Infused with your ancestral spirits, 
Be given the power of thunder
And lightening that is your strength
Earned by you through the ages?
Is this how your spirits will travel through me
Teaching me of all the earth and sky?
Is there a way to know, to learn
To hear all the secrets you deem I need,
Need to know in this time, this place
For this, this last chapter
Of what I have left to me?
My ancestors, for I have wasted 
Away pages and chapters,
Squandered decades of the anthology
You have written into me.
Ancestors, speak to me, 
So I waste not the years
Left to be written 
By your spirits into me.

Walking

Image courtesy of nationalgeographic.com




Walking through days---
There are too many left
And not enough 
To let me forget.

I walk into sunrises
Into sunsets--
There are not enough
Sunrises or sunsets left
In life to let me forget
And too many yet to live
To live in remembering.

I walk to gain forgetfulness.
There are not enough miles,
Not enough steps,
Not enough earth
To walk
To bring 
About forgetfulness.

I walk, seeking shelter
From thunderstorms
Yet they remind me.
I walk, seeking exhaustion
In the mountains
Yet they remind me.
I walk, seeking the healing of salt
From ocean waters
Yet they remind me.
All speaking
In whispers 
Of the earth’s remembrance.

It all reminds me—
The brilliant azure sky,
The verdant green of forests,
The primal roar of oceans,
The Rorschach shape of clouds,
The roil gray of storms—
It all reminds me,
Brings me back

Nothing allows me to forget.

The Gargoyle

Foggy Night and Moon Light over The Gargoyles of Notre Dame in Paris (Courtesy of istock.com)







When the prowess of early morn

And the touch of dawn’s fingertips

Overwhelm my heart and soul,

I am reminded of some story

I heard somewhere as a child—

From a book or cartoon

Or some sitter’s wild

Imagination of bedtime tales,

The story of the gargoyle

Who was beckoned

To a place in heaven

By an angel fair.

 

And there the gargoyle stayed

For a day or three or more

Or maybe a week or three.

For a moment,

The gargoyle knew sweetness and joy,

Thinking, perhaps, for once, just this once,

The universe had smiled down

Upon one of the gargoyle race,

And felt the cracking of stone begin.

 

But the gargoyle, being a gargoyle,

A somewhat silent, stony creature,

Soon bored the angel who withdrew,

Having angel business to attend too.

 

The gargoyle knew. Knew from the start too,

But had hoped it was not to be held true–

That angel and gargoyle were not a pairing to be made.

Such creatures being out of each other’s realm

Cannot last but a season or two.

So, the gargoyle fell to earth again

To crouch forever upon a building,

 Keeping watch upon the city and the sky. 

 

The gargoyle knew this was the nature of things

And thought itself blessed for ever having known

The sweetness of an angel.

For what angel had ever doted upon a gargoyle?

The gargoyle asked.

 

For years, the gargoyle crouched,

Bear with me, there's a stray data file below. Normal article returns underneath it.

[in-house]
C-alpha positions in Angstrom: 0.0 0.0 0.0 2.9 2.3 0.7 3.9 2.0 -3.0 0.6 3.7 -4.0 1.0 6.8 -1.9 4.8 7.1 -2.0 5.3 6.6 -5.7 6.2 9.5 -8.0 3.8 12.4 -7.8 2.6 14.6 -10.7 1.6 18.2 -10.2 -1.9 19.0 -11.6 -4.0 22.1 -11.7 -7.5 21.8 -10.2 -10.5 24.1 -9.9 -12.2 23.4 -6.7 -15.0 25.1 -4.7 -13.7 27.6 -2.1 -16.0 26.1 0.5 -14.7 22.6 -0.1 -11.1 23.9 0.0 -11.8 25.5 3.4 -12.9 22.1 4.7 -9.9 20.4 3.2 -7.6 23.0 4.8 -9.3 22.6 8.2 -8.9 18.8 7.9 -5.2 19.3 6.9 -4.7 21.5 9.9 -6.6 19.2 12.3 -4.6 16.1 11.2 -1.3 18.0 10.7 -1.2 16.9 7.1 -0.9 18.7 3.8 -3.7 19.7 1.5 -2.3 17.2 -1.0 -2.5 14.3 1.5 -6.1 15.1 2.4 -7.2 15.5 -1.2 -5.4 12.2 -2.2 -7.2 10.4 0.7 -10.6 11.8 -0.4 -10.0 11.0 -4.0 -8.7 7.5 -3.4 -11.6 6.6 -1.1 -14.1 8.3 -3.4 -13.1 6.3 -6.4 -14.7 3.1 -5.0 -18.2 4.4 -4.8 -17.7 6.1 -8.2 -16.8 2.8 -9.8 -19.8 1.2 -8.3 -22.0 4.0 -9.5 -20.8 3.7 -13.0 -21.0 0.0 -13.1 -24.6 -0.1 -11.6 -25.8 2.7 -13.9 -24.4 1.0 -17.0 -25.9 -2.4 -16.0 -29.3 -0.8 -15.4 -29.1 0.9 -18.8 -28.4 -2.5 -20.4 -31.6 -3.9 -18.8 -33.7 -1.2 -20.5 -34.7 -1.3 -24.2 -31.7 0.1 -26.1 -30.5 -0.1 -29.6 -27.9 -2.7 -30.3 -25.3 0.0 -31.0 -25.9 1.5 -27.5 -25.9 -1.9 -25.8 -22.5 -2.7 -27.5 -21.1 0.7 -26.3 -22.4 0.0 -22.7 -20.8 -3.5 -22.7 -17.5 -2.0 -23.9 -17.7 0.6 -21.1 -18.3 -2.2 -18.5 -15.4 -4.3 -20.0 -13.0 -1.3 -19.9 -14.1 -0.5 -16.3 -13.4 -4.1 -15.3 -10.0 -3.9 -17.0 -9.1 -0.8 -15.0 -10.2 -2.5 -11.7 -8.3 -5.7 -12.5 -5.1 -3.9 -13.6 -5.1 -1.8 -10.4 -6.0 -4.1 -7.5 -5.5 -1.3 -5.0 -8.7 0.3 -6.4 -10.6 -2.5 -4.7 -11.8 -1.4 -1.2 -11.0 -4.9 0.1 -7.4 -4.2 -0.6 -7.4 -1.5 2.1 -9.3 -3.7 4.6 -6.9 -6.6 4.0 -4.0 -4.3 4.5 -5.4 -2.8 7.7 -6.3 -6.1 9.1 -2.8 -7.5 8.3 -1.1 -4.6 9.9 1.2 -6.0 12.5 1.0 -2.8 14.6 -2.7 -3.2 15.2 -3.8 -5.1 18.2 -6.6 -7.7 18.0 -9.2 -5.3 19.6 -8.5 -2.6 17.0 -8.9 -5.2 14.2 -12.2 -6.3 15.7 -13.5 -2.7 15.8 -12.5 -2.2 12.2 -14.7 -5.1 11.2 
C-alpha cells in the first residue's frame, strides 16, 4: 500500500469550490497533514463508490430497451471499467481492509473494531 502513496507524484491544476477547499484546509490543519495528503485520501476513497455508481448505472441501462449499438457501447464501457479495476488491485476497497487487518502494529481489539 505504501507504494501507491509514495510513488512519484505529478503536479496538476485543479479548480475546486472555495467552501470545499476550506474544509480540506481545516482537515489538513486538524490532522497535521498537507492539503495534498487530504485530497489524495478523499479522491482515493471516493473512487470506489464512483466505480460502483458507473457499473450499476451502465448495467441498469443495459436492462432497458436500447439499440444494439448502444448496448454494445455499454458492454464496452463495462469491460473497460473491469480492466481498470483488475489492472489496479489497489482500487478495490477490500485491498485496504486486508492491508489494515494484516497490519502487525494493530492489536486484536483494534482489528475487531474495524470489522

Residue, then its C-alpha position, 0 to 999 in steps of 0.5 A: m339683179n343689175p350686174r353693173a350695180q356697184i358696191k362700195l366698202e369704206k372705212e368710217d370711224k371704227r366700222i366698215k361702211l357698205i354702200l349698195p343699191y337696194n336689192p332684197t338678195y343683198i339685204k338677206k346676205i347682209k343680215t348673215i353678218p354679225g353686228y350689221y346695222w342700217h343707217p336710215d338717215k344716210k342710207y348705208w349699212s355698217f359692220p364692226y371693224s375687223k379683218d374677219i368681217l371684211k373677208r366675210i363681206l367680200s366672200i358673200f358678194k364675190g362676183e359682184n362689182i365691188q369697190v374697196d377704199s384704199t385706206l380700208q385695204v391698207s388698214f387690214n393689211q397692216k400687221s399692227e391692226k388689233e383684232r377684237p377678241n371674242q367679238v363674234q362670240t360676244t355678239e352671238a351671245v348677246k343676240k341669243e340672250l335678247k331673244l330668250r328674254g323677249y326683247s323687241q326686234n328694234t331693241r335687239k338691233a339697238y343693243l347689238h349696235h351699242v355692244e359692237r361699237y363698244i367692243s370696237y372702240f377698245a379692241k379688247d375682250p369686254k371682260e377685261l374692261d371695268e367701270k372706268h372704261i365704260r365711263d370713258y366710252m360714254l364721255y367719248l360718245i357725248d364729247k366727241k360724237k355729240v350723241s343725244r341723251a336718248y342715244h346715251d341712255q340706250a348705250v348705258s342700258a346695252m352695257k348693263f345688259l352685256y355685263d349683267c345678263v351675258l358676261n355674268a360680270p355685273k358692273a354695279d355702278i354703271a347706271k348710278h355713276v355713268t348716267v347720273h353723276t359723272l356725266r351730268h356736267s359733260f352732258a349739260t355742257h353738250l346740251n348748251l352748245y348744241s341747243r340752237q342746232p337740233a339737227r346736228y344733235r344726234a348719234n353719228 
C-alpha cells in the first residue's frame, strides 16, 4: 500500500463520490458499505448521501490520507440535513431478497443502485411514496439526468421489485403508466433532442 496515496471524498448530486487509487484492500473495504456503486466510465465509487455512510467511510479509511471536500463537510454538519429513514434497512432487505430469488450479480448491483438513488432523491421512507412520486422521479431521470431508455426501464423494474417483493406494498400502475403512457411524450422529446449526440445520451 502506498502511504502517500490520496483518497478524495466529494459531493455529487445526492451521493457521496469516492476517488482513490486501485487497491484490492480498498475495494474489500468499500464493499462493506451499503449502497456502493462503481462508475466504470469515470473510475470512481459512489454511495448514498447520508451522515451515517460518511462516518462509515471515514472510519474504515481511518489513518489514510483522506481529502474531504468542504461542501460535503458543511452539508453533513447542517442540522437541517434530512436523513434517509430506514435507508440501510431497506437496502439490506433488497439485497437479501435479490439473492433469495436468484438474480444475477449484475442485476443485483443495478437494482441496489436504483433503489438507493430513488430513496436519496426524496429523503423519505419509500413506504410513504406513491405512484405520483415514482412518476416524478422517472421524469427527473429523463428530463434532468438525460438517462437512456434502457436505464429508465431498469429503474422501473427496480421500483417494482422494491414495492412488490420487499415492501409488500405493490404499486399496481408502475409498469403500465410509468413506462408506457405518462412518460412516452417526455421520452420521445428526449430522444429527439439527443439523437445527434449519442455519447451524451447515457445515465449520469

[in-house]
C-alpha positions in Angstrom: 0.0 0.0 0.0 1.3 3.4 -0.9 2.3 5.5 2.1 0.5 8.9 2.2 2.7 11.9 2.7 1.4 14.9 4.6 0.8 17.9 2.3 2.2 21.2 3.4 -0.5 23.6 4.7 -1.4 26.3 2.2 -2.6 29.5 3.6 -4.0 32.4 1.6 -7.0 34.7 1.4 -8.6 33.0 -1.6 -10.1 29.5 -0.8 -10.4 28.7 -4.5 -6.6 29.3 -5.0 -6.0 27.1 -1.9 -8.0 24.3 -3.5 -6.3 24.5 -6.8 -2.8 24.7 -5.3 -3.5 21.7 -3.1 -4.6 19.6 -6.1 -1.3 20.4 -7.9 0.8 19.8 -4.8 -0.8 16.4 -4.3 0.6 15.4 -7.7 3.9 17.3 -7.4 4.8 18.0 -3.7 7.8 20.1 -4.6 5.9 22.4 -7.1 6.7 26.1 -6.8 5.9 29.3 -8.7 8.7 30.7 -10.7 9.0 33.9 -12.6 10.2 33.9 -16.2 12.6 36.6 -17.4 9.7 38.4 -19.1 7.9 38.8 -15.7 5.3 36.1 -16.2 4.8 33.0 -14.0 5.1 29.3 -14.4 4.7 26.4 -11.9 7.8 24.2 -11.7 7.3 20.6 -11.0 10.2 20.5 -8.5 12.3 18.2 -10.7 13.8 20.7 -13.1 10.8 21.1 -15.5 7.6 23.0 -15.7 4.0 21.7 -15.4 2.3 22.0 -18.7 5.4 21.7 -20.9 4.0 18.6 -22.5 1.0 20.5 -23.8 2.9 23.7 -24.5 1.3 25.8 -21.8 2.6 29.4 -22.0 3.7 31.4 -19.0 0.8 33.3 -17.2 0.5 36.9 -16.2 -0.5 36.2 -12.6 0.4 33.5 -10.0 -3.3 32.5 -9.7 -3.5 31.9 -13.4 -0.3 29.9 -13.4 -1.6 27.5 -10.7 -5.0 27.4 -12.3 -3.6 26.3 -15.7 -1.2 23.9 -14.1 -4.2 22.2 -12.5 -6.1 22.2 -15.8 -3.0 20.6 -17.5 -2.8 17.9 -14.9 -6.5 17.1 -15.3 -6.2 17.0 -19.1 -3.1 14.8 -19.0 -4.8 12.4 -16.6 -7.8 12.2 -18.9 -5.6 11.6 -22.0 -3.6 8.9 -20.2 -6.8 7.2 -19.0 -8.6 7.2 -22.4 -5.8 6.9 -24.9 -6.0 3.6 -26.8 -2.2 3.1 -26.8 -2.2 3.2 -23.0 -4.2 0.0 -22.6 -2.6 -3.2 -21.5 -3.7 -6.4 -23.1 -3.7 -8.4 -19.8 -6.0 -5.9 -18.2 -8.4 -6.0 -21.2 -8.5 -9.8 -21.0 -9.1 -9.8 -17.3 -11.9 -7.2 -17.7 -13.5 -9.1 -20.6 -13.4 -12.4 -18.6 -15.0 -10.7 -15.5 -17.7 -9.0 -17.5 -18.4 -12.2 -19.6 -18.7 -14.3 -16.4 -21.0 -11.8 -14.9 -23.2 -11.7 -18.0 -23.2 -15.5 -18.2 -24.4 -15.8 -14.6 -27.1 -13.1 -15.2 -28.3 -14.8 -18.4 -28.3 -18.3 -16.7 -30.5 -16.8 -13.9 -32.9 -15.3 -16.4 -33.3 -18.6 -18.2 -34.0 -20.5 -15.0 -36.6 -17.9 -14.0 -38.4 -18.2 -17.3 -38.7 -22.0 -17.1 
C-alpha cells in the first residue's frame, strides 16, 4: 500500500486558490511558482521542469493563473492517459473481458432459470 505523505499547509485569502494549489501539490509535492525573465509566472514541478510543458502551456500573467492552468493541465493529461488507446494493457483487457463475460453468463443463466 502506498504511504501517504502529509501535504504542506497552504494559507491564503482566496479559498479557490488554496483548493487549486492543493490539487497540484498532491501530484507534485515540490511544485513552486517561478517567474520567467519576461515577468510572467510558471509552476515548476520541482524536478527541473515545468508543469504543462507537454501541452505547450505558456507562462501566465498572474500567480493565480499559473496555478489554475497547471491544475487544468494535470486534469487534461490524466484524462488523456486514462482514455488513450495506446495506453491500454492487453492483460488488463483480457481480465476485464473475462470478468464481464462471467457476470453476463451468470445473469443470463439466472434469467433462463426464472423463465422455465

Watching the city and the sky,

Remembering, reliving the sweetness

Known of an angel.

Yet wishing such sweetness had never been tasted,

Never been touched,

Forever was too long to remember

The memories encased in stone

Where wind and rain would never touch,

Would never wear them away.

 

Thus, the gargoyle paid the price

For allowing stone to crack.

 

 

 

 

 

 

The Work of Spring

image courtesy of anoregoncottage.com

I clipped away dead branches

From the living shrubs today.

Not an easy thing,

But a thing that must be done.

Strange it is how dead things

Will cling so tightly to the living

As if to squeeze

The last remaining bits of life away

And thus, have company in death and dying.

There is yet more to do

So only the living things are left

To flourish in the spring sun.

Emerge

Image is my own

 

Days lengthen,

The sun returns

In an earnestness

We have not seen in months.

Not yet does the earth send warmth

Enough to climb through the soles of our feet–

Not yet warmth enough to creep onward up our legs,

Stretching, reaching toward our souls,

Where I carry the wish I have of you

One day, perhaps—

Perhaps, I may find the courage to grasp

In an aching, aging hand the bone to break

And set loose the wish I have of you.

An Afternoon of Creation

Image courtesy of NIH

Curtains drawn against the sun

Of an autumnal afternoon

Spent in another hotel,

She drowns in what

The bathroom mirror shows

Of emptiness in sapphire eyes

As her empty heartedness grows–

Her wrinkles a road map

Of crosshatched lies

Told and lived even now,

As her fingers grip

The sink edges of porcelain

Cold against her skin.

Her mind swirls,

Dizzy, lost in her creations

Of new golden plated lies.

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Schooled

Image courtesy of Daily Hive
https://amanpan.com/2020/10/12/eugis-weekly-prompt-foresight-october-12-2020/
https://godoggocafe.com/2020/10/13/tuesday-writing-prompt-challenge-october-13-2020/

 

In the fading light,

My hindsight schools, lectures, drills

My foresight

In how to take steps,

In how to look away,

In how to live hopeless,

In how to heal with saltwater dreams

Overflowing with hope.

Yet still with foresight

In how to guard,

My scars, my wounds,

My picked at scabs

In this

fading light of days

Unfilled,

Lived,

Cheered,

Flowering with dreams,

Left

Of life remaining.

Mystical Fields

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https://amanpan.com/2020/10/05/eugis-weekly-prompt-mystical-october-5-2020/

Meet me in the field

Where heather sways with the wind

Through time we will live.

 

Life, never a friend,

Kept us from knowing true joy,

Meet me in the field,

 

Where loss is gaining

And grief blossoms into joy

Meet me where gold grows.